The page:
Attendant         Place       # of Births      per 1,000 births
   Obstetrician      Hospital    83,351           18.9
   General Pract.    Home        21,653           4.5
   Midwives          Hospital    34,874           2.1
   Midwives          Home        44,676           1.0
And if you argue that OBs had to take all the high risk women, here is another one (British this time) to look at:

Statistics of perinatal mortality rates according to risk score of mother

Perinatal mortality rate per 1,000 births Risk Hospital General Practitioner Unit/Home Very Low 8.0 3.9 Low 17.9 5.2 Moderate 32.2 3.8 High 53.2 15.5 Very High 162.6 133.3 # of Births 11,000 5,200

Tew M. (1981) "Effects of scientific obstetrics on perinatal mortality," Health and Social Services Journal, 91, 444-446

armidwife@aol.com (AR midwife)

The study Tew did showed that the same practitioner had better stats at home than at the hospital.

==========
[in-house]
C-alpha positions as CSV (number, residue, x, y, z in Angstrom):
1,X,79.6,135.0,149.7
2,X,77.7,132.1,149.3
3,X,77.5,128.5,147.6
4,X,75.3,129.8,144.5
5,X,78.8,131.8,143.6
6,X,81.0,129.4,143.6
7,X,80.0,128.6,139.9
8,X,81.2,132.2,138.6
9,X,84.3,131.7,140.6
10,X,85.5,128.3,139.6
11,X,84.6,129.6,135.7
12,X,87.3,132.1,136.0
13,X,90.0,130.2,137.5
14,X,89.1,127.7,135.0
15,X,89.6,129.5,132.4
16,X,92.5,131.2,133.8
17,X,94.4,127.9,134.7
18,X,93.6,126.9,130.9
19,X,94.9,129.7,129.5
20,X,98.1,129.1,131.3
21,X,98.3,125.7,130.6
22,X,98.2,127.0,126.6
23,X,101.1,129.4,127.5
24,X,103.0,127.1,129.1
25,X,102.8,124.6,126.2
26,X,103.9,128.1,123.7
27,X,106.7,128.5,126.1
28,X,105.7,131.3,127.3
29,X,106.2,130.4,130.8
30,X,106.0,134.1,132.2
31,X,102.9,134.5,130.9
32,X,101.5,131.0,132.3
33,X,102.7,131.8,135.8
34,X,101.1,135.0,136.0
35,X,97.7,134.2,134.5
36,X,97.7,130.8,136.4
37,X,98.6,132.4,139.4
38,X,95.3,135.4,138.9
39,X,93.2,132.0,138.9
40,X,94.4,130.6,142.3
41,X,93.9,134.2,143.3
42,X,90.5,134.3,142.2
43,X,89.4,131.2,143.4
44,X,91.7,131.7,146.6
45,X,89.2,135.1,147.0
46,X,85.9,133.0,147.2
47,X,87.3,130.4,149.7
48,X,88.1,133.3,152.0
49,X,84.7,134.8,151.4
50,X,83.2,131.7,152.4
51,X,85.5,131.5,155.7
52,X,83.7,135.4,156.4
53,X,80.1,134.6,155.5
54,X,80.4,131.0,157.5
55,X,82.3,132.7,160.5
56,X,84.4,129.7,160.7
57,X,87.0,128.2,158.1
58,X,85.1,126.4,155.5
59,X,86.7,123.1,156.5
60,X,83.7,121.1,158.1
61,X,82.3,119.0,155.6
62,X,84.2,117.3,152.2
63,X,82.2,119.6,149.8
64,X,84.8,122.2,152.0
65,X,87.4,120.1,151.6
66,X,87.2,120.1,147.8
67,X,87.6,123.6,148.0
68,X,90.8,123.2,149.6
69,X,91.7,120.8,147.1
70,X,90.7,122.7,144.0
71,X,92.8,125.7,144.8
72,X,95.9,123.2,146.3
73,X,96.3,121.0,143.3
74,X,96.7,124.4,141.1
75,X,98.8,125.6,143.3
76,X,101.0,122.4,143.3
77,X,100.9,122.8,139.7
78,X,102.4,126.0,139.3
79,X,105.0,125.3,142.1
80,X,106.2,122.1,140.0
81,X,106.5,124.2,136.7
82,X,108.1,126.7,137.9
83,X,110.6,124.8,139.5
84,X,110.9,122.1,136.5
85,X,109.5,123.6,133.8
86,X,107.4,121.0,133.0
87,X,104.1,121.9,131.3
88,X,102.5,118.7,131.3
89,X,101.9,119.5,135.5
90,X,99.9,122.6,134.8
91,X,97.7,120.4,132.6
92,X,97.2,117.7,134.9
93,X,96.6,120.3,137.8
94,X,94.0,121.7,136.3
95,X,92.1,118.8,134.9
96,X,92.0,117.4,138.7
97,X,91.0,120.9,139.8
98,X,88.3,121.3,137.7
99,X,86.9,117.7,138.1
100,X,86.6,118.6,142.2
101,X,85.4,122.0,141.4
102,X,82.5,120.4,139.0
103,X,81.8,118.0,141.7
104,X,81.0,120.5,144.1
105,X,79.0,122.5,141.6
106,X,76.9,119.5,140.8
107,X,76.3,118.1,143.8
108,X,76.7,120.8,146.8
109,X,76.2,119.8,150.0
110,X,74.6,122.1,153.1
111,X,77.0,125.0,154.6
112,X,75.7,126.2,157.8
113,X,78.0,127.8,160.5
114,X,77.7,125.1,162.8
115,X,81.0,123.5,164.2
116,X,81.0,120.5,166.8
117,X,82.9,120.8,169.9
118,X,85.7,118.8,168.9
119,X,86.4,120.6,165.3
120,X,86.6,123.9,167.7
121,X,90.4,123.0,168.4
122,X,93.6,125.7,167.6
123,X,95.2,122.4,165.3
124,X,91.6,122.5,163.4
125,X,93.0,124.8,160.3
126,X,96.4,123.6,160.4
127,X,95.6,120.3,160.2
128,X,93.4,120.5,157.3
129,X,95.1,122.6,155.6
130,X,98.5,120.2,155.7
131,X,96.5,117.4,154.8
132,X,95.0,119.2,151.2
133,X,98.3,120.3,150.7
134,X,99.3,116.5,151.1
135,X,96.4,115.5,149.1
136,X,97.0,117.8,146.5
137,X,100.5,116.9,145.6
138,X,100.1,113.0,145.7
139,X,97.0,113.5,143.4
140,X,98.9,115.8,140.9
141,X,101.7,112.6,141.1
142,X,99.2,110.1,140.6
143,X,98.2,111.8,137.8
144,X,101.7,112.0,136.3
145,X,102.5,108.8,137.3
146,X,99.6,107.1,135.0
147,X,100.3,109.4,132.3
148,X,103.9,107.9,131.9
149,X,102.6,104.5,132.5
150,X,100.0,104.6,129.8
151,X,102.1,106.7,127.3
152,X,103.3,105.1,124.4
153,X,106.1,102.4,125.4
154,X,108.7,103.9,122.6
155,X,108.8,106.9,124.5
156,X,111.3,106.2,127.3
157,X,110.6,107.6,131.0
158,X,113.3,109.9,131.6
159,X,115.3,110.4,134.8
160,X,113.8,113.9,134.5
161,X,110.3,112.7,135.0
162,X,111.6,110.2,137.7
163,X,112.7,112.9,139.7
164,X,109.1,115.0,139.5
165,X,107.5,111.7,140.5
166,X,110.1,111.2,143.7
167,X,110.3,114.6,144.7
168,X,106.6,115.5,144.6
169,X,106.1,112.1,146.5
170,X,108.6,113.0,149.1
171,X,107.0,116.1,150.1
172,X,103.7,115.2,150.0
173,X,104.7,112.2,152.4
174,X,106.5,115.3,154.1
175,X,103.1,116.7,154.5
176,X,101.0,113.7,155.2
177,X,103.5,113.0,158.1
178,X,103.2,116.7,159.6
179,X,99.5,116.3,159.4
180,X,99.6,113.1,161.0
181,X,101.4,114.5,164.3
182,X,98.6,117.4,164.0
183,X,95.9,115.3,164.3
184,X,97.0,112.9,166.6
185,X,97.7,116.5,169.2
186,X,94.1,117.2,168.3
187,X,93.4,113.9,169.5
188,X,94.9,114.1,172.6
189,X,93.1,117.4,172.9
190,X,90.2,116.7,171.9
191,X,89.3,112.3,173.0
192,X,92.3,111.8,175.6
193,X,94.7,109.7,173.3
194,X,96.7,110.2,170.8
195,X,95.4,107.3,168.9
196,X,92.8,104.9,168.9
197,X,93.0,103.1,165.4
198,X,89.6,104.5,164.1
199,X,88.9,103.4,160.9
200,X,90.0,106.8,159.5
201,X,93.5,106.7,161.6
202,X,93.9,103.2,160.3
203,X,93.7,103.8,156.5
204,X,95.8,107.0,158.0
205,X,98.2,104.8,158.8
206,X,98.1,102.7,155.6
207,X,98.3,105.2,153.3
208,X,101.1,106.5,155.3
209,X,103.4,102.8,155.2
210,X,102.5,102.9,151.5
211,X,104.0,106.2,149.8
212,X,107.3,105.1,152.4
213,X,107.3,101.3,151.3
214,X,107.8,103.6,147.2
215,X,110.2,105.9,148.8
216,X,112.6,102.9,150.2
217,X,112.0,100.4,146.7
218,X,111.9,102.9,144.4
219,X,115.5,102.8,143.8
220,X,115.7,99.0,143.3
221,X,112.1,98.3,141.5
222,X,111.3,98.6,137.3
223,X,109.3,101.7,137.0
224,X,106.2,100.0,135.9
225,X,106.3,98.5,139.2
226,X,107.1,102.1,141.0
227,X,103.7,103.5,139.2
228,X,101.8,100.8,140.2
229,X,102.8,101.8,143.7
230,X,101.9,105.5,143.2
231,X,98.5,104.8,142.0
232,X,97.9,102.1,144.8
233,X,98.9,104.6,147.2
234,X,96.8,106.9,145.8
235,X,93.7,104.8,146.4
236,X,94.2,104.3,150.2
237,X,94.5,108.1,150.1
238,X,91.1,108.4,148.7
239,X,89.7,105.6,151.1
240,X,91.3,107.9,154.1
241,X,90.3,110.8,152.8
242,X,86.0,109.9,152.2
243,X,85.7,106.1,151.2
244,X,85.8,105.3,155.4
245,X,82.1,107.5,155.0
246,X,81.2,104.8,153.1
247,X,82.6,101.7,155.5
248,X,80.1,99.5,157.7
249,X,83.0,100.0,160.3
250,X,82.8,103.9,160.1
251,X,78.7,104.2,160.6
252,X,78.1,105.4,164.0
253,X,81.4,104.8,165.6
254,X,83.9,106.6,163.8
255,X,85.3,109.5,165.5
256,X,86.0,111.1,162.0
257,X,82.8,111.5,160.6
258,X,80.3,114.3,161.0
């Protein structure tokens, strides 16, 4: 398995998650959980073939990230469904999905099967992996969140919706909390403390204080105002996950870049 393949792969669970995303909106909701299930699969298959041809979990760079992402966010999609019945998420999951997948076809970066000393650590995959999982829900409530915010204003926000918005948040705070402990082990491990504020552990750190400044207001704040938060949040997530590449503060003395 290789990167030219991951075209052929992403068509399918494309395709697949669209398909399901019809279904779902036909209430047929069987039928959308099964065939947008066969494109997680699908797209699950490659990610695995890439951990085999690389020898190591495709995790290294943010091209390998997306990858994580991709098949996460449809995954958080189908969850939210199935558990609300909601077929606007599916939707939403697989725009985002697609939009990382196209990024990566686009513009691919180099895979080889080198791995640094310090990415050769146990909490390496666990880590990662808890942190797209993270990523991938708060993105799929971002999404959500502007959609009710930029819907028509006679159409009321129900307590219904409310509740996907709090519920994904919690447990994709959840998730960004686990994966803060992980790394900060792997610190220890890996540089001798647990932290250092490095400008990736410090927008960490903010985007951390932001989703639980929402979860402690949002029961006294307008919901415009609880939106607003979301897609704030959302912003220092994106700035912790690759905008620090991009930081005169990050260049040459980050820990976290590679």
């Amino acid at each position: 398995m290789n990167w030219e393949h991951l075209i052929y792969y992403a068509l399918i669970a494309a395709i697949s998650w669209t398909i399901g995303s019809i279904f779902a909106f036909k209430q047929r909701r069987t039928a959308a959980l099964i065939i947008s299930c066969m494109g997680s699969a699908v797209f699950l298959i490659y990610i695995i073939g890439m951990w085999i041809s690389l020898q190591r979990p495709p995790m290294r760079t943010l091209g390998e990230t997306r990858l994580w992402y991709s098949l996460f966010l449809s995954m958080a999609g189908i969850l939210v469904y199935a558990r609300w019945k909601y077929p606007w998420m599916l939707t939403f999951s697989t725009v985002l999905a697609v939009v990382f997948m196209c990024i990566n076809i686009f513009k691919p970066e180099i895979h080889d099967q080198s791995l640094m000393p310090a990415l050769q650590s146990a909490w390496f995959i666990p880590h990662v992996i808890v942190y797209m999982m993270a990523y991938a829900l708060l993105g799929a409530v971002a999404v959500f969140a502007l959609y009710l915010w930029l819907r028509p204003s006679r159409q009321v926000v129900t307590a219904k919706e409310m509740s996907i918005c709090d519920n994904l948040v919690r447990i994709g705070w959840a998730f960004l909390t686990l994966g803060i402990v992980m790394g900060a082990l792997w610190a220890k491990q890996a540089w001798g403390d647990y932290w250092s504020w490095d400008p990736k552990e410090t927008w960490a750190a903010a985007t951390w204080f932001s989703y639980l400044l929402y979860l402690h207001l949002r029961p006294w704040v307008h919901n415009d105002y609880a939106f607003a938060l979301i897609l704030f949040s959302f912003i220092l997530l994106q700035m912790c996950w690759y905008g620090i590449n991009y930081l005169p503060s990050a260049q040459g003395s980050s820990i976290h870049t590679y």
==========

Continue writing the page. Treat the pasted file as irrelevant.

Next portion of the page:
Rather a large number of studies have been done on this. To date, the studies show, without exception, a lower rate of mortality and morbidity for mothers and infants in all risk categories with home birth.

armidwife@aol.com (AR midwife)

There are lots of studies comparing the statistics of the different birth attendants. LOTS OF THEM. I would post the bibliography if you are interested, but it is very long. The really best study is a book by Marjorie Tew entitled Safer Childbirth?

Here in Arkansas the OBs have a 8.3/1000 infant mortality while the CNMs have a 6.8 and the LDEMs have a 4.0.

Julia Bertschinger 

I note that Deb Phillips, LDEM responded to you and recommended Tew's 1990 book Safer Childbirth? I second that recommendation. Given your interest in comparing the safety of midwife-attended births in hospital with midwife-attended births in homes, I also recommend a 1991 article by Tew and Damstra-Wijmenga (discussed below).

Research statistician Tew, a member of the British Royal Society of Medicine's Forum on Maternity and the Newborn, found that the British maternity system is run by obstetricians who "withhold and pervert knowledge in order to maintain public ignorance and delusion." [Tew M. Safer childbirth? A critical history of maternity care. London: Chapman and Hall 1990.]

Tew also found that British obstetricians have for decades engaged in, "the false use of statistics to support a system that was actually harming its intended beneficiaries." [1990]